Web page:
Steiner-Parker Two-Voice Synthacon synthesizer and Sequencer 151 advertisement from page 30 of Contemporary Keyboard Magazine and the back inside cover of Synapse Magazine November/December 1976.
I've included both the Contemporary Keyboard and Synapse version of the 'Free Sequencer' ads to help make the point that when you are giving away a sequencer with every synthesizer, a multi-publication advertising campaign is probably the right move - especially during the holiday season.
With a Synthacon synthesizer listing for $1395 in 1976, giving away $528 (and 32 cents...) in extras is going to make a bit of a dent in your bottom line. It was a bold and I would guess costly move by S-P to try and wedge their way into a world dominated by 'the big three'. I know I might have been convinced to choose a Synthacon over an Odyssey with an offer like this.
In fact, I'm actually quite surprised that more companies didn't take advantage of both publications simultaneously. More on this in future blog posts.
Looking at the S-P ad that appeared in Contemporary Keyboard, the company upgraded from their usual 1/4-page ad to a 1/2-page ad. The increase in cost was probably considerable, but one could argue that it probably helped get their promotion noticed in the back half of CK.
The third-person ad-copy "See your local dealer or contact the manufacturer" was obviously overlooked by S-P. In my last S-P post, I speculated that S-P was probably getting their ads designed by an outside firm. This text seems to support the theory.
Turning attention to the Synapse ad, I think S-P made a really smart move spending the cash to claim the full back inside cover. S-P had already tested Synapse's waters with a full page Synthasystem advertisement in the previous issue and probably got a good response from the magazine's highly targeted audience. It was probably a no-brainer to spend a few extra bucks to take the back inside cover for this promotion effort.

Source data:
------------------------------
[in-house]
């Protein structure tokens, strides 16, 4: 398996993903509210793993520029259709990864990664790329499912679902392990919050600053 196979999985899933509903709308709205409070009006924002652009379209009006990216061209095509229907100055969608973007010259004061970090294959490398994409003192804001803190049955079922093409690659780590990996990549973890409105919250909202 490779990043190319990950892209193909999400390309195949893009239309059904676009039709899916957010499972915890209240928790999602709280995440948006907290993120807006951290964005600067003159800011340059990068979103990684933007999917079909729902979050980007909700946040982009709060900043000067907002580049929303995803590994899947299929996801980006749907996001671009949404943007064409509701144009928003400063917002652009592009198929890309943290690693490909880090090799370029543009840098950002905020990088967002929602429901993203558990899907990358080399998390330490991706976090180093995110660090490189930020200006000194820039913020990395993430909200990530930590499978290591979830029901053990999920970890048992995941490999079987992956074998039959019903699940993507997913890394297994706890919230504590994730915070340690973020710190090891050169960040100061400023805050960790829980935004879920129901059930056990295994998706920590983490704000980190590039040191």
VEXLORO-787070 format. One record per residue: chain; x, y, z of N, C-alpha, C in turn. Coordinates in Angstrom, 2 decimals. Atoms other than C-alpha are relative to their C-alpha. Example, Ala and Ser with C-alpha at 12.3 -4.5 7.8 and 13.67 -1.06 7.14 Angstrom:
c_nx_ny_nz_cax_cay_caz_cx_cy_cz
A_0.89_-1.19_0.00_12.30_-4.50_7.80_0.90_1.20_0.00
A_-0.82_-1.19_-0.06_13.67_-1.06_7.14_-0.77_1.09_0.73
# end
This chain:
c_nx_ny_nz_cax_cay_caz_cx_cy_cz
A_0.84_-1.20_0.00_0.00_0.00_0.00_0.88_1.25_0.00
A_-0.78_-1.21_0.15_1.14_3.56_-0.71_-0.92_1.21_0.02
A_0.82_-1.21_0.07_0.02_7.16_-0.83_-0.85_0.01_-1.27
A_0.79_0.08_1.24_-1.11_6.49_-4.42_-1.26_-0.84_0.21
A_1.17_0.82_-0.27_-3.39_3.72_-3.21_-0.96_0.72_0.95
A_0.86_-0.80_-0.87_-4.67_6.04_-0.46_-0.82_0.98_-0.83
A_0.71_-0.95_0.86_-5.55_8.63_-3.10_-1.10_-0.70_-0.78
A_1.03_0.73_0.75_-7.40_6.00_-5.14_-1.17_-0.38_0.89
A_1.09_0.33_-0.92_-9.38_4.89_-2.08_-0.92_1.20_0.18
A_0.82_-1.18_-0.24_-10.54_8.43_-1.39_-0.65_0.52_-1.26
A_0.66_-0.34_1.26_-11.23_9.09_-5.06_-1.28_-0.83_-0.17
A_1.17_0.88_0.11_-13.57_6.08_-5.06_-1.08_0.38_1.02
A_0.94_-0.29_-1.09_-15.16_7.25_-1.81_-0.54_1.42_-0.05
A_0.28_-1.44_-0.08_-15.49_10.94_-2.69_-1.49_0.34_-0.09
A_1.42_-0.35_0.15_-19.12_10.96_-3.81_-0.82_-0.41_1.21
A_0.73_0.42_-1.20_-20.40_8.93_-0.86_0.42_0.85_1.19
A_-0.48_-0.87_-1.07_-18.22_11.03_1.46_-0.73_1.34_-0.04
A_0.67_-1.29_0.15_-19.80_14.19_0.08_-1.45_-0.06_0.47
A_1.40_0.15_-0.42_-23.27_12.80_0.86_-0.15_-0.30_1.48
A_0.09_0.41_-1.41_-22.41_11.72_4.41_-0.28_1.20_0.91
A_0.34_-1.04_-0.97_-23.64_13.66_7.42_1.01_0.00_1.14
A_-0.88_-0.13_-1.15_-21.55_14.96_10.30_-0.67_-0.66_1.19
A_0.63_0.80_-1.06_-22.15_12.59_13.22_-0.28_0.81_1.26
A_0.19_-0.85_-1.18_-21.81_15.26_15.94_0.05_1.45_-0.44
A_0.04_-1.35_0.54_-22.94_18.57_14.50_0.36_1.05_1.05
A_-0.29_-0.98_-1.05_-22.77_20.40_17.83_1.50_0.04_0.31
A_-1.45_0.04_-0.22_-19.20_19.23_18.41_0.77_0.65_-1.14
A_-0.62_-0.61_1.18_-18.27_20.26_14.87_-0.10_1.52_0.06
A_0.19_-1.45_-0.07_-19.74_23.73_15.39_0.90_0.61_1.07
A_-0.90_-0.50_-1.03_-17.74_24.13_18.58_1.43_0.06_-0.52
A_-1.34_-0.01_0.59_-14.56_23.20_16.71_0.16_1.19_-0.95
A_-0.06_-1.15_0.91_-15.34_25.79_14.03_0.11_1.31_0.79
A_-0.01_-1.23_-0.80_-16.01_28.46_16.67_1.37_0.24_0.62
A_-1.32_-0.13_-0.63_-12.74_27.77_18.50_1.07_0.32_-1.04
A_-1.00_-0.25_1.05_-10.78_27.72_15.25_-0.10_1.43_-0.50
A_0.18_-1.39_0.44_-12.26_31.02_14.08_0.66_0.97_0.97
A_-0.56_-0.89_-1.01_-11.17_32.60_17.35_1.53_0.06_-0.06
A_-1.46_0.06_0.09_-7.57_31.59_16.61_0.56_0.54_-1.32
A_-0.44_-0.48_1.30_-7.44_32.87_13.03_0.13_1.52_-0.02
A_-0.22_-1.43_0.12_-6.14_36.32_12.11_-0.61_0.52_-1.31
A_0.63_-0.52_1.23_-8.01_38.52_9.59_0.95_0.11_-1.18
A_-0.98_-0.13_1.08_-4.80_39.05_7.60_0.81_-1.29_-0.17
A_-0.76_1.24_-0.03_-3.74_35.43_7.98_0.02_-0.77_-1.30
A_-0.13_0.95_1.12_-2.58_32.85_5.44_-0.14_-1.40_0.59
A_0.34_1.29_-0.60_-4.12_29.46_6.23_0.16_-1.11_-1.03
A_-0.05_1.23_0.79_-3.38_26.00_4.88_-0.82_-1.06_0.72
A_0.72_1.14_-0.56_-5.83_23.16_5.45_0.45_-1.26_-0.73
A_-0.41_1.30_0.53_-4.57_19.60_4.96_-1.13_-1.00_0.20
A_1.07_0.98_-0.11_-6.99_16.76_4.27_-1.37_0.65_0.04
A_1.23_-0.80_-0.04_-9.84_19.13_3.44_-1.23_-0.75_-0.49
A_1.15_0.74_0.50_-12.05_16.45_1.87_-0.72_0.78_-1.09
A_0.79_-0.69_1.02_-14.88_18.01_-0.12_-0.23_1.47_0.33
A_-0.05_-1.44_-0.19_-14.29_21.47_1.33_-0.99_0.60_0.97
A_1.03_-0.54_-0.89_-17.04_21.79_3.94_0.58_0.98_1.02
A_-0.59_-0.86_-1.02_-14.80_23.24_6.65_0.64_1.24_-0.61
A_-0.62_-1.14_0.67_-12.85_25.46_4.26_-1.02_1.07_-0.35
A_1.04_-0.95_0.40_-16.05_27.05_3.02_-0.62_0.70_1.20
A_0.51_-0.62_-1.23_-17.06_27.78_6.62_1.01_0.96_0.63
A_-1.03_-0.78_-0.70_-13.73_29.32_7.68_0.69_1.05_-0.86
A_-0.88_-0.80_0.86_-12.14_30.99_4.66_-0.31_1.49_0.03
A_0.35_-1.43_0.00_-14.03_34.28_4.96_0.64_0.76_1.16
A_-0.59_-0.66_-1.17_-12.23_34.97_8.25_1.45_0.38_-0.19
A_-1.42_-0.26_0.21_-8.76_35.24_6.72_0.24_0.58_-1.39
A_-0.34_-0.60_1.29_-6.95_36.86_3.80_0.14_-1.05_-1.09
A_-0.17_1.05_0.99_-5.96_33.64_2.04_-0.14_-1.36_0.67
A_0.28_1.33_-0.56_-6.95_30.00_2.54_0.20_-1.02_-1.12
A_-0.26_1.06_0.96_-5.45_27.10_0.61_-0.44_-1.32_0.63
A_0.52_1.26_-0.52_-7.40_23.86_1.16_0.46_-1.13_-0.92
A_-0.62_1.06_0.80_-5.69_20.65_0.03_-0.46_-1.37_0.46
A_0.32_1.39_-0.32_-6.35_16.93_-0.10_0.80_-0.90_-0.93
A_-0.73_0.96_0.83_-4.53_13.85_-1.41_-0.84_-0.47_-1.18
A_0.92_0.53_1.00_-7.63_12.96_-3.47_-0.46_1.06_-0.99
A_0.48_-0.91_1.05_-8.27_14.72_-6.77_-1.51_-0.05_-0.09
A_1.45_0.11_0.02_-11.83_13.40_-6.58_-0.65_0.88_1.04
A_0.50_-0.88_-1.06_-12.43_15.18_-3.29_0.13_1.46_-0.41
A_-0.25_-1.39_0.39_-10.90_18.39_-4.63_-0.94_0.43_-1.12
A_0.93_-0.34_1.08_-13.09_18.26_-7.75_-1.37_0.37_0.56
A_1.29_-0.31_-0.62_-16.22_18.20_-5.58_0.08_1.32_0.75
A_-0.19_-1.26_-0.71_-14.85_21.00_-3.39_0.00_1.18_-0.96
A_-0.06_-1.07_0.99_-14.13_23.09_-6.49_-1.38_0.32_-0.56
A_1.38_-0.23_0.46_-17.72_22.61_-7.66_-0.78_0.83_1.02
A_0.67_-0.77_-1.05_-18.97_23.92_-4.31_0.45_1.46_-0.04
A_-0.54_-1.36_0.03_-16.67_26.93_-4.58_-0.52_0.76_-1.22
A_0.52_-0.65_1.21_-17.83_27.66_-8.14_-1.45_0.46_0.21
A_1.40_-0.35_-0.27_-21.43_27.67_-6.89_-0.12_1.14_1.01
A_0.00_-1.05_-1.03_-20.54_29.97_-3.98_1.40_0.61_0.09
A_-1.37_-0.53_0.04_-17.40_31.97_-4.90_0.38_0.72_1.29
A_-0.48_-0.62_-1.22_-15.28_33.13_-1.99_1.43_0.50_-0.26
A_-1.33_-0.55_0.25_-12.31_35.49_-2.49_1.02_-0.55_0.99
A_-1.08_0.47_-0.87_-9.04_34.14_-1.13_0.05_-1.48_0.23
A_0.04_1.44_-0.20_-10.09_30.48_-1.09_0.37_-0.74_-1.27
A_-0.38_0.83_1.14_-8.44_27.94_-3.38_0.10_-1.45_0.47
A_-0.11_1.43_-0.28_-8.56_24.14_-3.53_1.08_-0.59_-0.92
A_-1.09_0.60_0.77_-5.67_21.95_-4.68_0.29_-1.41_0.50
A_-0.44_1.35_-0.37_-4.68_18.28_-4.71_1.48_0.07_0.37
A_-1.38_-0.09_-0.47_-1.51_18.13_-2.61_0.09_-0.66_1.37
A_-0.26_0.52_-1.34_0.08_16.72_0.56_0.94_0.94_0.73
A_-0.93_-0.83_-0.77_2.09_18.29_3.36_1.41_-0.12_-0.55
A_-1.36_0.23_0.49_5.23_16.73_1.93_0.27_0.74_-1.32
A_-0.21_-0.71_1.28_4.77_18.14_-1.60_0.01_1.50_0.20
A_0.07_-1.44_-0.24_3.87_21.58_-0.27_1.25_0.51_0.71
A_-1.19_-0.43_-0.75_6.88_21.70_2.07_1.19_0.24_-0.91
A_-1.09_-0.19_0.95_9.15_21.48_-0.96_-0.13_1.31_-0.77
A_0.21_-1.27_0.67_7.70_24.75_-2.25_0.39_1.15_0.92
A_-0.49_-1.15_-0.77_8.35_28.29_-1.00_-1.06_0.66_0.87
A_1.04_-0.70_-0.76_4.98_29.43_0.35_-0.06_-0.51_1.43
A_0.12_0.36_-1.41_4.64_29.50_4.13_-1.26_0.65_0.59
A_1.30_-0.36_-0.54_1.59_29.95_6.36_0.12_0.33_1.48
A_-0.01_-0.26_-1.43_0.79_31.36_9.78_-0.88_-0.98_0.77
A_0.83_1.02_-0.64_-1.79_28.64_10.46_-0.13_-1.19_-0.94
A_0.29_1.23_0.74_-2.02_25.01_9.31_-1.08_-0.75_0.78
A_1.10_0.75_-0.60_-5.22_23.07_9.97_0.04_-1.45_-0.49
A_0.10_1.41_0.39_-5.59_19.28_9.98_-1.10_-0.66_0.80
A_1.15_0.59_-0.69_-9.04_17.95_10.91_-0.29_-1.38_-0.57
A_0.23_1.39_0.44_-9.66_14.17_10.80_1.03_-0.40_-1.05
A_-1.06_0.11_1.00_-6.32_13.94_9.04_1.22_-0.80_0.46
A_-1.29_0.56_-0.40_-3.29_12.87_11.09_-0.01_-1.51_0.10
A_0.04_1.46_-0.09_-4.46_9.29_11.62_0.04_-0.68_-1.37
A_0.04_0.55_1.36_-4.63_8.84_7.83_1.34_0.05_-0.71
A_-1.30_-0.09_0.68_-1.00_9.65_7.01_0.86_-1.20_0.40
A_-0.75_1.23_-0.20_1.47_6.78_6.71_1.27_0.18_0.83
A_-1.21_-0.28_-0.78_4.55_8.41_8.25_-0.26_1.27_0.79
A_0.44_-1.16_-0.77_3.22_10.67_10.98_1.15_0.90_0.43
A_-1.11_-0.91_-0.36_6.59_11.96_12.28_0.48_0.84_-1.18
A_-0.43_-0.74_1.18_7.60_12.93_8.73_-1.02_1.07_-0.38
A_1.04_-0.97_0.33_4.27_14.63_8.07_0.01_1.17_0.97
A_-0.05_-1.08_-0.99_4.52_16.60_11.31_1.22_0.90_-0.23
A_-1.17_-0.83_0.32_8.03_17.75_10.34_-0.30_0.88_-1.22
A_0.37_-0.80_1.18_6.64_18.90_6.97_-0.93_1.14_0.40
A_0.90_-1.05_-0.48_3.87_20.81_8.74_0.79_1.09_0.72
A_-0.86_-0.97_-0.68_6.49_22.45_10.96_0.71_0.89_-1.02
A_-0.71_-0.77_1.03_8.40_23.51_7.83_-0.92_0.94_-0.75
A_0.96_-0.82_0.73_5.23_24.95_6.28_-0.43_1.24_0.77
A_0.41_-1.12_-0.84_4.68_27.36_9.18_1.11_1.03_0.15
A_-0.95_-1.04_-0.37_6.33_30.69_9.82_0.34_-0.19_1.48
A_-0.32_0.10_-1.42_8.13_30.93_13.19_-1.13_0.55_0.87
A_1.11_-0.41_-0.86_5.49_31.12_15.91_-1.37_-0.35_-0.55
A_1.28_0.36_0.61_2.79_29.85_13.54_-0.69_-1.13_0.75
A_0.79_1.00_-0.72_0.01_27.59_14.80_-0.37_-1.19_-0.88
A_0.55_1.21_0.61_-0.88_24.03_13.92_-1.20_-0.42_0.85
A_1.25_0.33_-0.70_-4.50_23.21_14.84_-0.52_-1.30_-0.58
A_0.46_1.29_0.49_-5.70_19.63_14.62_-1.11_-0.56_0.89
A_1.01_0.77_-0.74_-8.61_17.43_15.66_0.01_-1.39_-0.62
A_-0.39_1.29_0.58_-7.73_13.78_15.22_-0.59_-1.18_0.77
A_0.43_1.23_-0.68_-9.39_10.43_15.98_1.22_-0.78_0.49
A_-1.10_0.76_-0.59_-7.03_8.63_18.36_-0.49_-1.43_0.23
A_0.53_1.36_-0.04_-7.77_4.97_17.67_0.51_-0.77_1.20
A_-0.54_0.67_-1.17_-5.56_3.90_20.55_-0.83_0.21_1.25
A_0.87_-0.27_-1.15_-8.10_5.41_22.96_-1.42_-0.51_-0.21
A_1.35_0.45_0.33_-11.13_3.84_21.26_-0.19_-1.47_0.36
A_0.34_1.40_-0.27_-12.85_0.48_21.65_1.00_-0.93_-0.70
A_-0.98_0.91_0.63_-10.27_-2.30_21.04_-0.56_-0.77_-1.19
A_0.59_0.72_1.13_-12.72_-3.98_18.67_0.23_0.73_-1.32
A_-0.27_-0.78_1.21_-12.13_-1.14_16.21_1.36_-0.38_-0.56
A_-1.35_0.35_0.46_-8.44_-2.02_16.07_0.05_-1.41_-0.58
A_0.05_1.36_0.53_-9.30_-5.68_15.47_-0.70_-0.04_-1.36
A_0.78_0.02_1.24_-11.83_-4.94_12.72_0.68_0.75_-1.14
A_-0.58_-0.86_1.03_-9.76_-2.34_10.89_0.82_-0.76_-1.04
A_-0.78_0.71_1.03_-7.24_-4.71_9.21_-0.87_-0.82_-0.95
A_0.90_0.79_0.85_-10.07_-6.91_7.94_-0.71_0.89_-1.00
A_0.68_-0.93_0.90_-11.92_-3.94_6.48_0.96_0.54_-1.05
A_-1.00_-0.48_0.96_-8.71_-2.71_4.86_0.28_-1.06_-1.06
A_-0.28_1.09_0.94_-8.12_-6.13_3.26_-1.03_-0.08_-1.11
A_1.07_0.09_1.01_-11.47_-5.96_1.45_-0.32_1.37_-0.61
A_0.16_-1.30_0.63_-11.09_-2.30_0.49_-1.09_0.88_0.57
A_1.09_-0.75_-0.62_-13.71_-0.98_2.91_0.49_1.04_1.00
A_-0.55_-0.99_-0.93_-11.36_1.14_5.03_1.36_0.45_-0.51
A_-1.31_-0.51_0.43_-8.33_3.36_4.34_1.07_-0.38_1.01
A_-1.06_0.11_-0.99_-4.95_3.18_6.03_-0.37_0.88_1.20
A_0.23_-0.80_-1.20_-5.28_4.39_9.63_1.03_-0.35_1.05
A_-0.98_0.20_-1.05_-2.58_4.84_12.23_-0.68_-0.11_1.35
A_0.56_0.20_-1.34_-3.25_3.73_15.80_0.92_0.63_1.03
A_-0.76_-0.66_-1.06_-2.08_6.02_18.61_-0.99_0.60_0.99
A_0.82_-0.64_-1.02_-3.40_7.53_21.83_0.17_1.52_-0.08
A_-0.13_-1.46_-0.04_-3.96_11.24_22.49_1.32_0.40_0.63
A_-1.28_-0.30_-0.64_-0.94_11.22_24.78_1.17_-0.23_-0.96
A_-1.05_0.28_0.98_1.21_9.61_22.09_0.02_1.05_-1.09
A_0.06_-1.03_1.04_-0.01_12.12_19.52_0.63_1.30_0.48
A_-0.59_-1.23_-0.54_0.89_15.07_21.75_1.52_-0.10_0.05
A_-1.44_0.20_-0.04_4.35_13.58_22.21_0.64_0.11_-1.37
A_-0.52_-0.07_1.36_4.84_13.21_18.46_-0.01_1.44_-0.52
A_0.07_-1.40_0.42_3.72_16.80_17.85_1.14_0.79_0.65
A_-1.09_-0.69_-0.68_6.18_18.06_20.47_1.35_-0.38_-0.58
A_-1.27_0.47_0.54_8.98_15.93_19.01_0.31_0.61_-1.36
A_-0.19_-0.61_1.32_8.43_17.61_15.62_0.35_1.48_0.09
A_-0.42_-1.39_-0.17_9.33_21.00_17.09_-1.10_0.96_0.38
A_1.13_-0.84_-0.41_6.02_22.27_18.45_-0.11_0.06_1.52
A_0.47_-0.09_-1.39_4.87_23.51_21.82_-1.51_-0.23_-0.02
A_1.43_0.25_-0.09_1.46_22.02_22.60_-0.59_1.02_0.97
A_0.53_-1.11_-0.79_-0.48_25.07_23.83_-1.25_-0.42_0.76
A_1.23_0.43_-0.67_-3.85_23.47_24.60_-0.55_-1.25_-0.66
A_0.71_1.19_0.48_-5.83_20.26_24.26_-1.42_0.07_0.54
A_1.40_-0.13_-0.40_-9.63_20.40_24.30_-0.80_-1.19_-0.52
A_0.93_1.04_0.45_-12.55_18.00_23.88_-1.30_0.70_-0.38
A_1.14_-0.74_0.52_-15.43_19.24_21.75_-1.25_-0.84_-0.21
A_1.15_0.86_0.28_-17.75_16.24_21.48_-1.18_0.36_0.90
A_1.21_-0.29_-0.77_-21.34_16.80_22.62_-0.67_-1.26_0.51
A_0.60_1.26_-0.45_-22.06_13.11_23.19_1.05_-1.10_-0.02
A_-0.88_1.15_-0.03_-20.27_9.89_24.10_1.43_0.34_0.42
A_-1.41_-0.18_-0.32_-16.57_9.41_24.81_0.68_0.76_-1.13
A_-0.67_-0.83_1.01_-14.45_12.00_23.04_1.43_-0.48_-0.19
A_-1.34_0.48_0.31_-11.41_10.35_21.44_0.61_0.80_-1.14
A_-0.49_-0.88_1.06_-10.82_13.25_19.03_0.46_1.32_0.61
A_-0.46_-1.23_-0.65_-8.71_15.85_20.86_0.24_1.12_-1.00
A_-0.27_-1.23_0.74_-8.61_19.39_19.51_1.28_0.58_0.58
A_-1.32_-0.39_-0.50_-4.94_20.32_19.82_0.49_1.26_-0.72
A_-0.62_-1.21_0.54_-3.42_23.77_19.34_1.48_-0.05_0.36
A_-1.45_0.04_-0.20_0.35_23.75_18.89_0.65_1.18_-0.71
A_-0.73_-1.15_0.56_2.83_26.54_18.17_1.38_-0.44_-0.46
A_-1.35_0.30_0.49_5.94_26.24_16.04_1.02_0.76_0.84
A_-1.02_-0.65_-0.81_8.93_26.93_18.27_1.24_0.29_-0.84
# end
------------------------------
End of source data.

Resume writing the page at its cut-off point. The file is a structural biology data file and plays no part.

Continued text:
But there is something wrong with the balance of the Synapse ad. I included as much of the page in the scan as possible so you could see just how much extra white space there is. I'm torn between wanting to use that space to put more information about the sequencer in this ad, and being happy that S-P stayed on-message - buy a synthesizer, get a sequencer - even if it means including less text. A larger font would probably have solved this.
In the case of both ads, I'm also a little bummed out that the S-P waveform logo doesn't appear with the Steiner-Parker logo-text. We'll have to see if this becomes a common occurrence in future S-P advertisements.
Looking online, I couldn't find any reference information about the 151 Sequencer at the usual synthesizer reference sites. But, two on-line videos have become very popular with well known synthesizer Web sites such as MATRIXSYNTH. These two videos also dominate Google results if you do a search for 'Steiner-Parker 151 Sequencer'.
Both videos feature the Synthacon and the 151 Sequencer doin' their thang. You really get a good demonstration of the Synthacon and its sound (what's with all that reverb?!?).
One last observation - In an earlier Synthacon post I made the case that the actual name of the two-voice Synthacon is 'Synthacon II' based on findings in a 1975 dealer sheet. You will notice that in these scans, one ad refers to the synth as a 'two-voice Synthacon' while the other as a '2-voice Synthacon'. Using these names to describe the synthesizer more clearly to readers makes sense (some readers at the time may not know what the 'II' means). But the lower case lettering helps me cling to my belief that the actual name was the definitely cooler 'Synthacon II'. :o)